Rates of Starting Care and Treatment Rise Among HIV-Positive Gay and Bisexual Men
May 23, 2017
From 2008 through 2014, rates of entering HIV care and starting antiretroviral therapy rose significantly among gay and bisexual men in a 20-city study by the U.S. Centers for Disease Control and Prevention (CDC). But black gay and bisexual men started treatment less often than white men.
The U.S. National HIV/AIDS Strategy emphasizes the importance of beginning care soon after testing positive for HIV, and by 2020 aims to get 85% of HIV-positive people into care within 1 month of diagnosis. The plan also aims to have at least 80% of people diagnosed with HIV reach an undetectable viral load through antiretroviral therapy. The CDC conducted this study to determine rates of entering care and starting treatment among gay and bisexual men, who account for the highest proportion of people with newly detected HIV in the United States.
The study involved gay and bisexual men at least 18 years old and interviewed in 2008, 2011 or 2014 in one of 20 cities across the United States. All men had tested positive for HIV within the three years before their interview. Men reported how soon they entered care after testing positive and whether they started antiretroviral therapy. The researchers determined the rate of change in entering care and starting treatment for two periods, 2008-2011 and 2011-2014. The analysis of change in starting therapy used a statistical method that adjusts for the impact of age, race, current insurance, and the interaction between age and year.
The entry-to-care analysis included 236 men in 2008, 291 in 2011, and 358 in 2014. When the researchers defined entering care as starting care within three months of testing positive, the rate of entering care rose from 79% in 2008 to 87% in 2014. When the researchers figured the rate of entering care within 1 month of testing positive, the rate increased from 75% in 2008 to 78% in 2014.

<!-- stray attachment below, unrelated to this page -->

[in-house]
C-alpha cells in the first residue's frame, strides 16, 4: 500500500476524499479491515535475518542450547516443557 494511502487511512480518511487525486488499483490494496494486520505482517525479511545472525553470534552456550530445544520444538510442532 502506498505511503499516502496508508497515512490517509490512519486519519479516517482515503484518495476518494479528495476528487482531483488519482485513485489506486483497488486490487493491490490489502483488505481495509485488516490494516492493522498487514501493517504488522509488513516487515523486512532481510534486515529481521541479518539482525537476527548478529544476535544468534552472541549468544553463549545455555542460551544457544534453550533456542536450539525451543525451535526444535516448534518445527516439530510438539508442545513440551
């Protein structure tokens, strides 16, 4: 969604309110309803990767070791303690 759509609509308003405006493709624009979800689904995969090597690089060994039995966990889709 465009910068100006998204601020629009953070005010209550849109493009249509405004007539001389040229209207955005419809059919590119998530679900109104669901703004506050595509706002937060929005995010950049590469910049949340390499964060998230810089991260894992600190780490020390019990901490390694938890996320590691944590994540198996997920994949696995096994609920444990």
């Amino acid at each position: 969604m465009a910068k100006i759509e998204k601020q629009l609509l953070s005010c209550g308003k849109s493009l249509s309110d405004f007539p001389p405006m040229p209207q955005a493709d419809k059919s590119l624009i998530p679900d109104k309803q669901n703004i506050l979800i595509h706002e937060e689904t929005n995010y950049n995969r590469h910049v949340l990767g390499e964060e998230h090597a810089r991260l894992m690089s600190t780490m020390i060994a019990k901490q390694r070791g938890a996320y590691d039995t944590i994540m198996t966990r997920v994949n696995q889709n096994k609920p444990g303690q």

The starting-therapy analysis included 1,142 men in 2008, 1,336 in 2011, and 1,714 in 2014. The proportion of men starting antiretroviral therapy rose from 69% in 2008 to 88% in 2014. In each of the three study years, proportions starting treatment were higher among whites, older men, those with health insurance, and those with more education and income. The proportions of black, Hispanic and white participants starting treatment were 60.8%, 70.0%, and 73.8% in 2008; 71.0%, 79.1%, and 85.8% in 2011; and 83.3%, 88.7%, and 92.1% in 2014.
The CDC investigators note that the rate of entering care did not differ much between blacks and whites over the two study periods, but lower proportions of blacks started antiretroviral therapy than whites. This difference between blacks and whites in starting treatment is particularly great in southern states. The researchers point out that many men became eligible for Medicaid coverage of antiretrovirals through the Affordable Care Act (Obamacare), but many southern states did not take advantage of that option to expand Medicaid.
Mark Mascolini writes about HIV infection.
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